With a high-speed PCIe 3.0 x4 controller, enterprise-grade TLC flash, and a 12-year warranty, Team Group’s T-Create Expert delivers respectable performance and boasts incredibly high endurance figures that put some of the Best SSDs on the market to shame. Due to its impressive endurance, the company positions this SSD as the best consumer NVMe SSD for Chia Coin mining. Enterprise-grade TLC isn’t cheap, though, so it’ll cost you a pretty penny if you want one of these ultra-endurant SSDs.
Chia Coin farming has exploded in just a few short months, and with that, so has the demand for high-performance and high endurance NVMe SSDs for plotting. Chia plotting is taxing due to its heavy write and mixed workloads, so we typically recommend enterprise-grade SSDs for the task. However, Team Group is singing a different tune. Instead of dissuading Chia farmers from purchasing their SSDs, Team Group has begun marketing its drives to them.
Unfortunately, many Chia farmers still use standard consumer-grade hardware, and some vendors are going as far as to void the warranty of SSDs used for Chia plotting, while others are having mixed thoughts. In contrast, even though Team Group initially designed the T-Create Expert for content creators with heavy multi-media file manipulation workloads, the company now claims it is the best NVMe SSD for Chia plotting.
|Product||T-Create Expert 1TB||T-Create Expert 2TB|
|Capacity (User / Raw)||1024GB / 1024GB||2048GB / 2048GB|
|Form Factor||M.2 2280||M.2 2280|
|Interface / Protocol||PCIe 3.0 x4 / NVMe 1.3||PCIe 3.0 x4 / NVMe 1.3|
|Memory||Micron 64L eTLC||Micron 64L eTLC|
|Sequential Read||3,400 MBps||3,400 MBps|
|Sequential Write||3,000 MBps||3,000 MBps|
|Random Read||180,000 IOPS||180,000 IOPS|
|Random Write||140,000 IOPS||140,000 IOPS|
|Endurance (TBW)||6,000 TB||12,000 TB|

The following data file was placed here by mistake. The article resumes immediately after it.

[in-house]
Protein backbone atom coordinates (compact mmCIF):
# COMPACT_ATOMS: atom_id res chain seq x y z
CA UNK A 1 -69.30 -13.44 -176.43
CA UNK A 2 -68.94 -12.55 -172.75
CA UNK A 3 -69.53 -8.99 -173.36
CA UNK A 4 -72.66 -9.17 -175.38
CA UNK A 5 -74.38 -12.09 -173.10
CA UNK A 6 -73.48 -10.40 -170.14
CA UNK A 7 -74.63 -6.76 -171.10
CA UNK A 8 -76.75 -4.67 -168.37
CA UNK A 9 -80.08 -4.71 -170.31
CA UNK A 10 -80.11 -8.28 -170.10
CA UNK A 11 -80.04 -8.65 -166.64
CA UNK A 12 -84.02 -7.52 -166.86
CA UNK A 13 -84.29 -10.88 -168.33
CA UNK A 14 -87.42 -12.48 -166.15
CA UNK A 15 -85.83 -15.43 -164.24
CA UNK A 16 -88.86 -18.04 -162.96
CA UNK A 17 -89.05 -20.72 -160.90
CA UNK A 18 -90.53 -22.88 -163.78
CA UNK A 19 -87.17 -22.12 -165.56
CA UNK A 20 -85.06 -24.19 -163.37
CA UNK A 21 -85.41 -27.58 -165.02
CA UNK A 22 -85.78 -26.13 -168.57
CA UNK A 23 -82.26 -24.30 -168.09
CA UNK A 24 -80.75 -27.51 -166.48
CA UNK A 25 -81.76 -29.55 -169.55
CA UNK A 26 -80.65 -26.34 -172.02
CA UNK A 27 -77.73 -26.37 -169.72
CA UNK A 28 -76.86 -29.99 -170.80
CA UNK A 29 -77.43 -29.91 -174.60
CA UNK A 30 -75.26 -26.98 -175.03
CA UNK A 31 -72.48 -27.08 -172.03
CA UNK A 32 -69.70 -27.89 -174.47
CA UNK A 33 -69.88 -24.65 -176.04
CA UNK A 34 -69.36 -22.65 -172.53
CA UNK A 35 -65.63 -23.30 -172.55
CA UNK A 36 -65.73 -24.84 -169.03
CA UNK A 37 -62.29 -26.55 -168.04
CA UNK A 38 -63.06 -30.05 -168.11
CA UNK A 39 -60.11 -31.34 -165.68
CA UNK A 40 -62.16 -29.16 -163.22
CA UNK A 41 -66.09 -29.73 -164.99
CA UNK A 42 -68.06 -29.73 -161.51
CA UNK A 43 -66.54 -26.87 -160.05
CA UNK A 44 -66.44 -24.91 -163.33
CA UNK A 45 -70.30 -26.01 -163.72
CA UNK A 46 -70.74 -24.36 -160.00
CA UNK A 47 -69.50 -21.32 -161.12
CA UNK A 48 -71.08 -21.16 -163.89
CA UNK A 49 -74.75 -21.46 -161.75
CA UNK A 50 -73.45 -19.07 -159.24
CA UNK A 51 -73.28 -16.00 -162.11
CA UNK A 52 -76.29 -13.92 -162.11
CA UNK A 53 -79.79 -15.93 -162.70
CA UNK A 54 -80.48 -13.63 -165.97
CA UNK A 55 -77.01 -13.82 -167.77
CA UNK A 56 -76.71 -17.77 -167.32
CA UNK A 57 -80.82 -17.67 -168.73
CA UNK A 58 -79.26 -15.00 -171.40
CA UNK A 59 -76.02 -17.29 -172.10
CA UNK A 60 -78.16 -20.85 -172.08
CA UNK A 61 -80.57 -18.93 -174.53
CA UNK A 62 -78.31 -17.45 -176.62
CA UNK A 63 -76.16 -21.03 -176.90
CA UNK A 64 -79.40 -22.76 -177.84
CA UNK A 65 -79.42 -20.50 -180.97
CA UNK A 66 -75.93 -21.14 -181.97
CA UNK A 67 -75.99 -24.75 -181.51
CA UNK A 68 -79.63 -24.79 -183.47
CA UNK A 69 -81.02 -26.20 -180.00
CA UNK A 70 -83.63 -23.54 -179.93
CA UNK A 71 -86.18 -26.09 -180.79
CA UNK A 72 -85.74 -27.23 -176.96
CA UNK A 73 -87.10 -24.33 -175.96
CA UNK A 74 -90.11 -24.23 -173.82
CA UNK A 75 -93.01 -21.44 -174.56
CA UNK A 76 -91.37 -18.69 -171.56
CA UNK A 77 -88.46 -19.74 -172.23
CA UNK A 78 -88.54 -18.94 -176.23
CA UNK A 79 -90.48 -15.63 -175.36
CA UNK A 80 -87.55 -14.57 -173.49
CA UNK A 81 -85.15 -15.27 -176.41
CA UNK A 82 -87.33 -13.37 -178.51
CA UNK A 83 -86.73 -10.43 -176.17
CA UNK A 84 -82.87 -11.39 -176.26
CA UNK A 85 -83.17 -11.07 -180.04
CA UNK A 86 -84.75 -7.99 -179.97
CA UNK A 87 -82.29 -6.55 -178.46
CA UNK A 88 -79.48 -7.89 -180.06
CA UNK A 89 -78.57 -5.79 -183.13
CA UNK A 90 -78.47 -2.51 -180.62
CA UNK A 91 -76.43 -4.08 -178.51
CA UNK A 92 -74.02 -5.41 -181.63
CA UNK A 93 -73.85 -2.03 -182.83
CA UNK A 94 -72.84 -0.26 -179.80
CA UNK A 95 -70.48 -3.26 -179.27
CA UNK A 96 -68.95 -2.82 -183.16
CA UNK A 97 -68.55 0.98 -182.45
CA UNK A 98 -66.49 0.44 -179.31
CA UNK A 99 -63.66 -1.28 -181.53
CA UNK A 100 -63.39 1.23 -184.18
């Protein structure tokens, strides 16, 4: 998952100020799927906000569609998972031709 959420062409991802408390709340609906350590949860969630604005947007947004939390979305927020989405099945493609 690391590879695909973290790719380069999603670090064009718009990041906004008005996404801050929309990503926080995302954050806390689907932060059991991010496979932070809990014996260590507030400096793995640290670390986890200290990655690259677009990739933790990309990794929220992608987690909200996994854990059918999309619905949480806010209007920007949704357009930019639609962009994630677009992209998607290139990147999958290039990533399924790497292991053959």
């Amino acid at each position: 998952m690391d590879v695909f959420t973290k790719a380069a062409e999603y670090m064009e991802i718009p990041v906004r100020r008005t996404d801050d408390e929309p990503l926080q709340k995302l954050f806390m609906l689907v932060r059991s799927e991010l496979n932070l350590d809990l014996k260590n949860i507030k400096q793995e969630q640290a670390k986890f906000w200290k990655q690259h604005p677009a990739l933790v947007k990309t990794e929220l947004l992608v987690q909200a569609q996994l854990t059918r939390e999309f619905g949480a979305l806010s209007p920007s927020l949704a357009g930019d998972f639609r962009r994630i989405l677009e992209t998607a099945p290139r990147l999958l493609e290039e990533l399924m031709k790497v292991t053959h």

Team Group’s T-Create Expert is available in two capacities of 1TB and 2TB at $400 and $800, respectively, meaning the SSDs are twice as expensive as standard M.2 NVMe drives. The company rates the Expert to deliver 3.4/3 GBps of read/write throughput and sustain up to 180,000/140,000 random read/write IOPS through the use of SLC caching.
The high endurance ratings and warranty duration certainly stand out from the crowd. Team Group rates the 1TB model to endure up to 6,000TB of writes while the 2TB model is rated for up to 12,000 TB of writes within a staggeringly long twelve-year warranty period. Surprisingly, the T-Create Expert ships with very little factory over-provisioning at just 7.4%. Still, thanks to Silicon Motion’s special mix of LDPC ECC and high-grade flash, these SSDs can handle tons of wear and keep going.
A Closer Look
The Team Group T-Create Expert comes in an M.2 2280 double-sided form factor, restricting it in some mobile applications that call for a single-sided design. It should fit in most desktops, though. It also features a grey heat spreader over the controller to help keep it cool, and the black PCB is a plus. Two small activity LEDs on the PCB blink during use, one blue and one red.
Team Group’s T-Create Expert leverages Silicon Motion’s SM2262EN PCIe 3.0 x4 NVMe SSD controller. This NVMe 1.3-compliant SSD is an older design at this point, but it should still deliver responsive performance under most consumer workloads. It leverages dual ARM Cortex R5 CPU cores, along with an eight-channel architecture for enhanced interleaving. It interfaces with DRAM to accelerate FTL layer access, too.
The controller is clocked at 625 MHz, while the two 8Gb Micron DDR3L ICs operate at 800 MHz. The controller features ASPM, ASPT, and L1.2 support for low power consumption at idle. It will also thermal throttle to prioritize data protection at high temperatures exceeding 75 degrees Celsius. The drive supports Trim and comes with S.M.A.R.T data reporting capability, but lacks AES 256-bit encryption.
The company has opted to use Micron’s FortisMax high-endurance enterprise-grade 64L TLC flash, which is rated to handle 10,000 P/E cycles or roughly 3-6x more endurance than your standard consumer-binned flash. This is part of why this SSD is so expensive. Sixteen 512Gb quad-plane dies are spread across four NAND packages, each operating at 650 MTps.
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